Affirming Christianity and Islam

Affirming Christianity and Islam October 16, 2010

As a native son of Florence, South Carolina, I was shocked to hear that the Islamic Center in Florence had been desecrated last week, when an unknown person or group used strips of bacon to form the words “pig” and “chump” on the ground outside the Islamic Center. This act was particularly offensive because the Qur’an forbids Muslims from eating pork. According to a local news outlet, the FBI has been asked to investigate this hate crime.

In contrast, I am proud to be a board member of the Alliance of Baptists, a denominational movement of progressive Christians, who released a statement in 2003 on Muslim-Christian Relations which includes commitments to:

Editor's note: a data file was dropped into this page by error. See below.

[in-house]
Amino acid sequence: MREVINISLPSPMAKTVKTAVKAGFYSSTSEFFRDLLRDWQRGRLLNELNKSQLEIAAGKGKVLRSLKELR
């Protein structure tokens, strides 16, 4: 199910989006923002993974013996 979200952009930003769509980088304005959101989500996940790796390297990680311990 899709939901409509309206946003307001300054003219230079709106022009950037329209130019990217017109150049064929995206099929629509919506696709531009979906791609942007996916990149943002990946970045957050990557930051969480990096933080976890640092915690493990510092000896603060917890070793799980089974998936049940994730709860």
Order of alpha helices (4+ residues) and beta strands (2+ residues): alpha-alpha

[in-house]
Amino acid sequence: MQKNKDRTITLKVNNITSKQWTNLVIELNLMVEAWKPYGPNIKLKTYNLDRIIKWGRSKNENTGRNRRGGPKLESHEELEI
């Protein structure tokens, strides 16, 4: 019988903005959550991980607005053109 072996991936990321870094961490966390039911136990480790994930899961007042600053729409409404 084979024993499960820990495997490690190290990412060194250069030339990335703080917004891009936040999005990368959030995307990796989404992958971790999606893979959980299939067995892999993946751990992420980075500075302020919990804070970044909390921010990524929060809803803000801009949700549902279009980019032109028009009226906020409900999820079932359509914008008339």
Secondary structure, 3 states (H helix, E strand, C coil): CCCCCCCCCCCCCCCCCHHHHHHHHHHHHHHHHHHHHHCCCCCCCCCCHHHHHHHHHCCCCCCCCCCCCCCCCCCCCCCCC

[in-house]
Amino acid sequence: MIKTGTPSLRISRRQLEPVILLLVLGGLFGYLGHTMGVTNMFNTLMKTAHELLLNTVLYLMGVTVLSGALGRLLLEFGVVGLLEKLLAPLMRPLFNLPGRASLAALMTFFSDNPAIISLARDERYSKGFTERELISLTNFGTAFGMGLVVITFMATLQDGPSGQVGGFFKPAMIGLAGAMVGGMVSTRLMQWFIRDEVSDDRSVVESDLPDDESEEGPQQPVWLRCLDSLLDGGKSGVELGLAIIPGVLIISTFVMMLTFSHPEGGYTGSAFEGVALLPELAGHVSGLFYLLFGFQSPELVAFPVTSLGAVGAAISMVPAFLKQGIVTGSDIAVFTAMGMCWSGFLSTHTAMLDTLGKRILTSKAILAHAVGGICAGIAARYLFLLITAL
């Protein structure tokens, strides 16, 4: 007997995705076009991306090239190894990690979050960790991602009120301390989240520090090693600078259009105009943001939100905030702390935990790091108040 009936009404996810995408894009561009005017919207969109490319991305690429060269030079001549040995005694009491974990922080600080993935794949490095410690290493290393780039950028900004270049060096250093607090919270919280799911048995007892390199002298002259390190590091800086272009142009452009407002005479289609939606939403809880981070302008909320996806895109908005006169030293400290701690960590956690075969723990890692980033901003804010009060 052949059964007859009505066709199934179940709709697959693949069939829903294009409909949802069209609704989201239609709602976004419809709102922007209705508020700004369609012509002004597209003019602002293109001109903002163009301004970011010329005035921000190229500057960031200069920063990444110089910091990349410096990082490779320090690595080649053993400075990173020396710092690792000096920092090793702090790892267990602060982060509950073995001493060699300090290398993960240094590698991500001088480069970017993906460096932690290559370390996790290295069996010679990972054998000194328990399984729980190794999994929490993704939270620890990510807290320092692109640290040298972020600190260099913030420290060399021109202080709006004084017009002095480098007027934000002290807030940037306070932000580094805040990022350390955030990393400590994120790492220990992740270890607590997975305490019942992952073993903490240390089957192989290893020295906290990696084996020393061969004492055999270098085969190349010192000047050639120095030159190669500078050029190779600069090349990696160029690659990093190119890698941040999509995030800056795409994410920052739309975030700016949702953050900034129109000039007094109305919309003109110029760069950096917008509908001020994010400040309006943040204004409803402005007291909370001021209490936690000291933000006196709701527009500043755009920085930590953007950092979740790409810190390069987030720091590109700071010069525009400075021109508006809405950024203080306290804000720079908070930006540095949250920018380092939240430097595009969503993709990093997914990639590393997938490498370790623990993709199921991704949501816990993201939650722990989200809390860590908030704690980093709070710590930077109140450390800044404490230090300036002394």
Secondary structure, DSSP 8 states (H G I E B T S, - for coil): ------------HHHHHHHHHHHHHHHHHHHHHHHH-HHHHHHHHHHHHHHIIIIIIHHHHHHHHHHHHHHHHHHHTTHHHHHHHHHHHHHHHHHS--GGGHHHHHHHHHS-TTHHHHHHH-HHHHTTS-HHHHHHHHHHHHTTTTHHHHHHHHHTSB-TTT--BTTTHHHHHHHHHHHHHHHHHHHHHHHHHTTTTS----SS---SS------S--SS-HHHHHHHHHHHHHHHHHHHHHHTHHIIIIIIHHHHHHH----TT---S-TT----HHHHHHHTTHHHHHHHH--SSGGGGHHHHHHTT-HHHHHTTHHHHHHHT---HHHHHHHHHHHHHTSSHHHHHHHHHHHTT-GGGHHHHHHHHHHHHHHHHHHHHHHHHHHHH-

• Renounce interpretations of Scripture which foster religious stereotyping and prejudice against the Muslim people and their faith;
  • Seek genuine dialogue with the broader Islamic community, a dialogue built on mutual respect and the integrity of each others faith;
  • Lift our voices quickly and boldly against all expressions of racism, bigotry and religious bias which target followers of Islam;
  • Educate ourselves and others on the often peaceful and at times tumultuous history of Muslim- Christian relations from the seventh century to the present, so as to understand our present by learning from our past;
  • work for full religious freedom, including the right to practice the faith of ones choice, and for equality of citizenship for all persons in all societies, whether Muslims or Christians or others, whether in the U.S. or elsewhere.

I cite this excerpt as an example of how one can be committed to the way of Jesus and also affirm other ways of being religious or non-religious in our pluralistic world.

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